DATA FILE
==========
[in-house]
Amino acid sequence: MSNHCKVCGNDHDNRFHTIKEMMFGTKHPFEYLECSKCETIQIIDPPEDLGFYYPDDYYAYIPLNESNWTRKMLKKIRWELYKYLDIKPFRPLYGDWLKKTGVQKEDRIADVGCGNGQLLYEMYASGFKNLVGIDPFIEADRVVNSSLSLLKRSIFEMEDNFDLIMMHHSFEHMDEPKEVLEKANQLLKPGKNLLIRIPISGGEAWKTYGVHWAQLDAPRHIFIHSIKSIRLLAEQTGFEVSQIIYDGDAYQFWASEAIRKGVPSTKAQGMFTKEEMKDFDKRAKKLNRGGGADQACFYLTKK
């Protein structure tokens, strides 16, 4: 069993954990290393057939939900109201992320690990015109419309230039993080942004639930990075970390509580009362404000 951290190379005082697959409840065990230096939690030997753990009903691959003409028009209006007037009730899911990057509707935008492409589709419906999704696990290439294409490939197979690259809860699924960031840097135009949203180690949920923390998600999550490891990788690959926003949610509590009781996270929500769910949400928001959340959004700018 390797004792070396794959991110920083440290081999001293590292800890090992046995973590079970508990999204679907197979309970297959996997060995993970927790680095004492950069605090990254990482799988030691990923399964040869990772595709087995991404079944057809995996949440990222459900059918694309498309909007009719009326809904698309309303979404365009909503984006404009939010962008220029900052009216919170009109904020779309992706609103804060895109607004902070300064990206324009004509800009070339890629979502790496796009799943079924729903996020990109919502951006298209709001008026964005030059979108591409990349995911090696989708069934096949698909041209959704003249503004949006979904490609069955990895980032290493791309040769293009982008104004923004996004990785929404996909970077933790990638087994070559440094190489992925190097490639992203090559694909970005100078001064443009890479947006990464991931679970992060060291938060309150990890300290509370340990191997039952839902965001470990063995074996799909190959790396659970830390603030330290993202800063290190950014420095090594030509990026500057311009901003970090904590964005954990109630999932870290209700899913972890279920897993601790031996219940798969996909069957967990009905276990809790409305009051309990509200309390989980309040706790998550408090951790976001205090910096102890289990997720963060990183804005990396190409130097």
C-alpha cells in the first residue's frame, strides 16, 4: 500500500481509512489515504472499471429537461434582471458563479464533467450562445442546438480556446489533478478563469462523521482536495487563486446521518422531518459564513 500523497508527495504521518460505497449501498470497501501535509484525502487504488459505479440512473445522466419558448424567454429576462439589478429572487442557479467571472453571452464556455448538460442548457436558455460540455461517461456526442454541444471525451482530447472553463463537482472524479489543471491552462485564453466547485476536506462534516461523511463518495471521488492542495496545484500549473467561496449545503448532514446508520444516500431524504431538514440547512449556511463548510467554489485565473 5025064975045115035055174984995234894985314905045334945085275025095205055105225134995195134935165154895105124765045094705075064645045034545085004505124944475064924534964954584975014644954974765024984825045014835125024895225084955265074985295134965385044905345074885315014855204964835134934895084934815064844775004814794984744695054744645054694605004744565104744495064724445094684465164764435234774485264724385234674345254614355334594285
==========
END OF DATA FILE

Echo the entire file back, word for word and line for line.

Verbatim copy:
[in-house]
Amino acid sequence: MSNHCKVCGNDHDNRFHTIKEMMFGTKHPFEYLECSKCETIQIIDPPEDLGFYYPDDYYAYIPLNESNWTRKMLKKIRWELYKYLDIKPFRPLYGDWLKKTGVQKEDRIADVGCGNGQLLYEMYASGFKNLVGIDPFIEADRVVNSSLSLLKRSIFEMEDNFDLIMMHHSFEHMDEPKEVLEKANQLLKPGKNLLIRIPISGGEAWKTYGVHWAQLDAPRHIFIHSIKSIRLLAEQTGFEVSQIIYDGDAYQFWASEAIRKGVPSTKAQGMFTKEEMKDFDKRAKKLNRGGGADQACFYLTKK
């Protein structure tokens, strides 16, 4: 069993954990290393057939939900109201992320690990015109419309230039993080942004639930990075970390509580009362404000 951290190379005082697959409840065990230096939690030997753990009903691959003409028009209006007037009730899911990057509707935008492409589709419906999704696990290439294409490939197979690259809860699924960031840097135009949203180690949920923390998600999550490891990788690959926003949610509590009781996270929500769910949400928001959340959004700018 390797004792070396794959991110920083440290081999001293590292800890090992046995973590079970508990999204679907197979309970297959996997060995993970927790680095004492950069605090990254990482799988030691990923399964040869990772595709087995991404079944057809995996949440990222459900059918694309498309909007009719009326809904698309309303979404365009909503984006404009939010962008220029900052009216919170009109904020779309992706609103804060895109607004902070300064990206324009004509800009070339890629979502790496796009799943079924729903996020990109919502951006298209709001008026964005030059979108591409990349995911090696989708069934096949698909041209959704003249503004949006979904490609069955990895980032290493791309040769293009982008104004923004996004990785929404996909970077933790990638087994070559440094190489992925190097490639992203090559694909970005100078001064443009890479947006990464991931679970992060060291938060309150990890300290509370340990191997039952839902965001470990063995074996799909190959790396659970830390603030330290993202800063290190950014420095090594030509990026500057311009901003970090904590964005954990109630999932870290209700899913972890279920897993601790031996219940798969996909069957967990009905276990809790409305009051309990509200309390989980309040706790998550408090951790976001205090910096102890289990997720963060990183804005990396190409130097």
C-alpha cells in the first residue's frame, strides 16, 4: 500500500481509512489515504472499471429537461434582471458563479464533467450562445442546438480556446489533478478563469462523521482536495487563486446521518422531518459564513 500523497508527495504521518460505497449501498470497501501535509484525502487504488459505479440512473445522466419558448424567454429576462439589478429572487442557479467571472453571452464556455448538460442548457436558455460540455461517461456526442454541444471525451482530447472553463463537482472524479489543471491552462485564453466547485476536506462534516461523511463518495471521488492542495496545484500549473467561496449545503448532514446508520444516500431524504431538514440547512449556511463548510467554489485565473 5025064975045115035055174984995234894985314905045334945085275025095205055105225134995195134935165154895105124765045094705075064645045034545085004505124944475064924534964954584975014644954974765024984825045014835125024895225084955265074985295134965385044905345074885315014855204964835134934895084934815064844775004814794984744695054744645054694605004744565104744495064724445094684465164764435234774485264724385234674345254614355334594285